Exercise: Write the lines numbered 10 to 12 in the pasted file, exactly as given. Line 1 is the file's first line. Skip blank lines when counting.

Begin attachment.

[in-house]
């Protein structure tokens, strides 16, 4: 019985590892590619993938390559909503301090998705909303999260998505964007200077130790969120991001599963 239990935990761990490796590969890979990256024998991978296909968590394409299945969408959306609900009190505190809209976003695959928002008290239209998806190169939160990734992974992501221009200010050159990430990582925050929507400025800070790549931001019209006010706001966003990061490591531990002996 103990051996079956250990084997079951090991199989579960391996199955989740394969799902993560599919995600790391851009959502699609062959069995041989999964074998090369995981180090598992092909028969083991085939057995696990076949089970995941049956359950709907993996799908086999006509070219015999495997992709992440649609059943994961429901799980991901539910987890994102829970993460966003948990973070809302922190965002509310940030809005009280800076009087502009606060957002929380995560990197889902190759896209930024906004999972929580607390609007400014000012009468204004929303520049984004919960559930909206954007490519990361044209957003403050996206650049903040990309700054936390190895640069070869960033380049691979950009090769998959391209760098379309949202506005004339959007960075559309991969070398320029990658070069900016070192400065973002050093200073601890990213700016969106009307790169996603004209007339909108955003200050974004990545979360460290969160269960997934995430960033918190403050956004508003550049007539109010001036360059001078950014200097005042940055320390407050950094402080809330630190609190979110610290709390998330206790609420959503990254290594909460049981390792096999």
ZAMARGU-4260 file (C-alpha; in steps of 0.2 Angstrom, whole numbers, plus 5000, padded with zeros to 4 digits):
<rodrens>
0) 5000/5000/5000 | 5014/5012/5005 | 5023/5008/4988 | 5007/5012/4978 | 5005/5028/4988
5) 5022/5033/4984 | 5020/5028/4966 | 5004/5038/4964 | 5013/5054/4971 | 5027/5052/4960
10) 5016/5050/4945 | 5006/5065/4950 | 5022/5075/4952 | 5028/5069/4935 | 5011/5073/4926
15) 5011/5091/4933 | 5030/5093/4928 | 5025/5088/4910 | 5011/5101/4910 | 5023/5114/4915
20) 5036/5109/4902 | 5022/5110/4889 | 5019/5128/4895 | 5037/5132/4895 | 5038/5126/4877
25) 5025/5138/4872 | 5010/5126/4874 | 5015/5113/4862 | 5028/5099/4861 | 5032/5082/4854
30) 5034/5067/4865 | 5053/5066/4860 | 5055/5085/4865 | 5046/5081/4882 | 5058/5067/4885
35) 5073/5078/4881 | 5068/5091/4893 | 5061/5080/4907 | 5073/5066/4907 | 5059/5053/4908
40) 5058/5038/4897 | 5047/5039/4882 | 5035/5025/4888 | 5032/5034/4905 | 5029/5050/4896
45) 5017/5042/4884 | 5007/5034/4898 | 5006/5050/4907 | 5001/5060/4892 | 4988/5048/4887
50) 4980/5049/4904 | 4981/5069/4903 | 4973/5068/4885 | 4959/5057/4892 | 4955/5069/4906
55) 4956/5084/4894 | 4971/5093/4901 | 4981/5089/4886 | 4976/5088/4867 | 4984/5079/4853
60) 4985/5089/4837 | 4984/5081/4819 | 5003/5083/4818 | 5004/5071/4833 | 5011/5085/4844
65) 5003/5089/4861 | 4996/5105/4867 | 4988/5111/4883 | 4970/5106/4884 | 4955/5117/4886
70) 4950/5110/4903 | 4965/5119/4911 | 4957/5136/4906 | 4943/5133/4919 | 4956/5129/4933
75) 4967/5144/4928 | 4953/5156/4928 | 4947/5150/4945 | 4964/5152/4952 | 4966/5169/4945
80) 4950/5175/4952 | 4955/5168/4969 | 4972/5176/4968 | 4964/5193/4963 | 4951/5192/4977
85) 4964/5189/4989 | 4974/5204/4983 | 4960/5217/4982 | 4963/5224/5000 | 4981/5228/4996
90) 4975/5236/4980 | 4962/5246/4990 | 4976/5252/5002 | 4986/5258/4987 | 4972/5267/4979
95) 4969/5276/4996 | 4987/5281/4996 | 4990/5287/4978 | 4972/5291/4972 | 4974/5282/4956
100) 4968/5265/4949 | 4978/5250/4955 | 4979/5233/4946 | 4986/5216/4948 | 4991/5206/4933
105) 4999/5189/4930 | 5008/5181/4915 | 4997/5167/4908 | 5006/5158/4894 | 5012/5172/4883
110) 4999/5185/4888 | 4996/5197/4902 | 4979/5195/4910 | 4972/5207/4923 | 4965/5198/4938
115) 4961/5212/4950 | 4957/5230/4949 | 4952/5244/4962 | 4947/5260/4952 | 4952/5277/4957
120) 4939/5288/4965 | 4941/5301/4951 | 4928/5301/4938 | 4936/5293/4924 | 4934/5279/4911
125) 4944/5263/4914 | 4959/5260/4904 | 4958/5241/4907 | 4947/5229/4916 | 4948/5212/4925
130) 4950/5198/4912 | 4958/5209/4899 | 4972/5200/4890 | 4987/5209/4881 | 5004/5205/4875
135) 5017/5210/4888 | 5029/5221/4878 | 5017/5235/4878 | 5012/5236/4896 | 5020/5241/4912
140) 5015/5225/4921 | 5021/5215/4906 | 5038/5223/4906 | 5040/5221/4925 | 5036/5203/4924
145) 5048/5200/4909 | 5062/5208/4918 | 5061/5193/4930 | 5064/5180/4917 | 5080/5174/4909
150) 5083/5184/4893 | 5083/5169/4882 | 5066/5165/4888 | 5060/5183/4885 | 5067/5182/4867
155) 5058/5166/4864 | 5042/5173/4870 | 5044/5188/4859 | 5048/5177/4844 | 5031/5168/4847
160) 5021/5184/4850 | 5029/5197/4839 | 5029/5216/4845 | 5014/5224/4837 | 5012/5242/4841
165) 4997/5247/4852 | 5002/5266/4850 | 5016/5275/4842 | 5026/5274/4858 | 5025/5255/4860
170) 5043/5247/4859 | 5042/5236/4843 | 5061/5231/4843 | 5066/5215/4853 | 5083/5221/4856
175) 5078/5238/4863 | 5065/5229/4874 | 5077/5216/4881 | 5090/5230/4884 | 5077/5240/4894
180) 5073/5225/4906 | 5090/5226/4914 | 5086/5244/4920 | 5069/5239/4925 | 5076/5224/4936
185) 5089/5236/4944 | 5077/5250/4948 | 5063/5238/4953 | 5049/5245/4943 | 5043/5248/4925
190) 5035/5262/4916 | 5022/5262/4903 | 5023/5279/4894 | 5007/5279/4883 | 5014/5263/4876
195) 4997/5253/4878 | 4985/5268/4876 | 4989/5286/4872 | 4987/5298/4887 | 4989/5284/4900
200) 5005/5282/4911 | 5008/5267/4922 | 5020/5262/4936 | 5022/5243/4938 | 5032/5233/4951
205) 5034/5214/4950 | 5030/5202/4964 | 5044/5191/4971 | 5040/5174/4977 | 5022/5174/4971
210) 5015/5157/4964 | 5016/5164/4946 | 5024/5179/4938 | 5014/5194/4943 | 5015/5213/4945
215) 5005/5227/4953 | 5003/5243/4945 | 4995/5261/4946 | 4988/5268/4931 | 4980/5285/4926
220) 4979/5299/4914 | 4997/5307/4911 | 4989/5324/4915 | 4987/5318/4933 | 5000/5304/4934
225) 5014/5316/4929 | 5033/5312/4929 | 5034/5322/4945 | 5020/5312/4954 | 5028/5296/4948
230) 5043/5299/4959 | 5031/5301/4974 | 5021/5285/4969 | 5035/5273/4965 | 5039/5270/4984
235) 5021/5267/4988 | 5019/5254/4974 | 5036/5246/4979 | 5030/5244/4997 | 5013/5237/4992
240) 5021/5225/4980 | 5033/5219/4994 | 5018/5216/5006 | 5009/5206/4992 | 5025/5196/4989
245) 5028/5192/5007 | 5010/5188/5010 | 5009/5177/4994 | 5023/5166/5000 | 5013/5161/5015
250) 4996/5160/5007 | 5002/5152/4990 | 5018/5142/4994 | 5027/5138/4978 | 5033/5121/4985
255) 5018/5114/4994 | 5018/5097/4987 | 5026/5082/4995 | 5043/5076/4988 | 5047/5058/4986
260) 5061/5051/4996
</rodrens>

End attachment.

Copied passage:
25) 5025/5138/4872 | 5010/5126/4874 | 5015/5113/4862 | 5028/5099/4861 | 5032/5082/4854
30) 5034/5067/4865 | 5053/5066/4860 | 5055/5085/4865 | 5046/5081/4882 | 5058/5067/4885
35) 5073/5078/4881 | 5068/5091/4893 | 5061/5080/4907 | 5073/5066/4907 | 5059/5053/4908